Mr. Hungerford Pollen tells us that the majority of so-called Tudor houses were actually built during the reign of James I., and this may probably be accepted as an explanation of the otherwise curious fact of there being much in the architecture and woodwork of this time which would seem to have belonged to the earlier period.

The illustrations of wooden chimney-pieces will show this change. There are in the South Kensington Museum some three or four chimney-pieces of stone, having the upper portions of carved oak, the dates of which have been ascertained to be about 1620; these were removed from an old house in Lime Street, City, and give us an idea of the interior decoration of a residence of a London merchant. The one illustrated is somewhat richer than the others, the columns supporting the cornice of the others being almost plain pillars with Ionic or Doric capitals, and the carving of the panels of all of them is in less relief, and simpler in character, than those which occur in the latter part of Elizabeth's time.

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The earliest dated piece of Jacobean furniture which has come under the writer's observation is the octagonal table belonging to the Carpenters' Company. The illustration, taken from Mr. Jupp's book referred to in the last chapter, hardly does the table justice; it is really a very handsome piece of furniture, and measures about 3 feet 3 inches in diameter. In the spandrils of the arches between the legs are the letters R.W., G.I., J.R., and W.W., being the initials of Richard Wyatt, George Isack, John Reeve, and William Willson, who were Master and Wardens of the Company in 1606, which date is carved in two of the spandrils. While the ornamental legs shew some of the characteristics of Elizabethan work, the treatment is less bold, the large acorn-shaped member has become more refined and attenuated, and the ornament is altogether more subdued. This is a remarkable specimen of early Jacobean furniture, and is the only one of the shape and kind known to the writer; it is in excellent preservation, save that the top is split, and it shews signs of having been made with considerable skill and care.

Jacobean Chairs

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The Science and Art Department keep for reference an album containing photographs, not only of many of the specimens in the different museums under its control, but also of some of those which have been lent for a temporary exhibition. The illustration of the above two chairs is taken from this source, the album having been placed at the writer's disposal by the courtesy of Mr. Jones, of the Photograph Department. The left-hand chair, from Abingdon Park, is said to have belonged to Lady Barnard, Shakespeare's grand-daughter, and the other may still be seen in the Hall of the Carpenters' Company.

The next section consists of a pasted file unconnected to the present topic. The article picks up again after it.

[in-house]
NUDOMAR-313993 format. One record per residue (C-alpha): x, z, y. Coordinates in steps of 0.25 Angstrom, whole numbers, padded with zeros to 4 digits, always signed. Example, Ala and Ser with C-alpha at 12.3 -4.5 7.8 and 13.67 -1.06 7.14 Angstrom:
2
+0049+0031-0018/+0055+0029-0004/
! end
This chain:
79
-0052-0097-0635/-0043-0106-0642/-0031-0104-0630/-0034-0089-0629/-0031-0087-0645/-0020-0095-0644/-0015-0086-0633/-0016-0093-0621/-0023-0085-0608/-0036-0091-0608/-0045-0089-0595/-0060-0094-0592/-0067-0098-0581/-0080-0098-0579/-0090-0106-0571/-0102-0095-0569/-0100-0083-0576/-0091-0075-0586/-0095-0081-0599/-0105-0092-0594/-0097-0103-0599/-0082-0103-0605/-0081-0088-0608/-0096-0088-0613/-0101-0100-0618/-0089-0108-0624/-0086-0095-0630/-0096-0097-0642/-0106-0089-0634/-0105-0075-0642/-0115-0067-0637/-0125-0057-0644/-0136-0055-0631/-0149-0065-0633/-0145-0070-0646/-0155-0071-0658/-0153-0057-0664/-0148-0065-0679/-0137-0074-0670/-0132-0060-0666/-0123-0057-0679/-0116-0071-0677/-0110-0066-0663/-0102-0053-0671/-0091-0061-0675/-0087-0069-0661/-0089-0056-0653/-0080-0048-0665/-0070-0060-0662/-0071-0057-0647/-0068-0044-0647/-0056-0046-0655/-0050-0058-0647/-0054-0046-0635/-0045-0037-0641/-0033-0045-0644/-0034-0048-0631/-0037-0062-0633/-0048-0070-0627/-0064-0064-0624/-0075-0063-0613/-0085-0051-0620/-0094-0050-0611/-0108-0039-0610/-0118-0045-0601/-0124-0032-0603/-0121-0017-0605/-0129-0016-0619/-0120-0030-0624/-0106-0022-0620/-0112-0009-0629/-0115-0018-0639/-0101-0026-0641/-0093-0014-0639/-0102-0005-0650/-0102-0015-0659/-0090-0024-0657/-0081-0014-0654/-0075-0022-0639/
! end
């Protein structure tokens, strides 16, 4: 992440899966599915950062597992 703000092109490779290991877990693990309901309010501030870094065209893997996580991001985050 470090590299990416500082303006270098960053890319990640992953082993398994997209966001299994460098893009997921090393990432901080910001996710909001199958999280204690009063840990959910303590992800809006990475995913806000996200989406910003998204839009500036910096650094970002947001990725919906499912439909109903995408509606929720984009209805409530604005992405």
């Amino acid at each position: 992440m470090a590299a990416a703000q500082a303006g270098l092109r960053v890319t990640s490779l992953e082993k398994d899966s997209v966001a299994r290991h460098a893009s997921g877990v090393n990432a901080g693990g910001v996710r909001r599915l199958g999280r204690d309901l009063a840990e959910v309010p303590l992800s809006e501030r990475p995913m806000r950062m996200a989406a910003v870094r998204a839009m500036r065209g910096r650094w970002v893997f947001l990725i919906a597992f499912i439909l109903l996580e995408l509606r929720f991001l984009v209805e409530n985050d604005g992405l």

Jacobean Pilgrim Bureaus

In the Hall of the Barbers' Company in Monkswell Street, the Court room, which is lighted with an octagonal cupola, was designed by Inigo Jones as a Theatre of Anatomy, when the Barbers and Surgeons were one corporation. There are some three or four tallies of this period in the Hall, having four legs connected by stretchers, quite plain; the moulded edges of the table tops are also without enrichment. These plain oak slabs, and also the stretchers, have been renewed, but in exactly the same style as the original work; the legs, however, are the old ones, and are simple columns with plain turned capitals and bases. Other tables of this period are to be found in a few old country mansions; there is one in Longleat, which, the writer has been told, has a small drawer at the end, to hold the copper coins with which the retainers of the Marquis of Bath's ancestors used to play a game of shovel penny. In the Chapter House in Westminster Abbey, there is also one of these plain substantial James I. tables, which is singular in being nearly double the width of those which were made at this time. As the Chapter House was, until comparatively recent years, used as a room for the storage of records, this table was probably made, not as a dining table, but for some other purpose requiring greater width.

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In the chapter on Renaissance there was an allusion to Charterhouse, which was purchased for its present purpose by Thomas Sutton in 1611, and in the chapel may be seen to-day the original communion table placed there by the founder. It is of carved oak, with a row of legs running lengthways underneath the middle, and four others at the corners; these, while being cast in the simple lines noticed in the tables in the Barbers' Hall, and the Chapter House, Westminster Abbey, are enriched by carving from the base to the third of the height of the leg, and the frieze of the table is also carved in low relief. The rich carved wood screen which supports the organ loft is also of Jacobean work.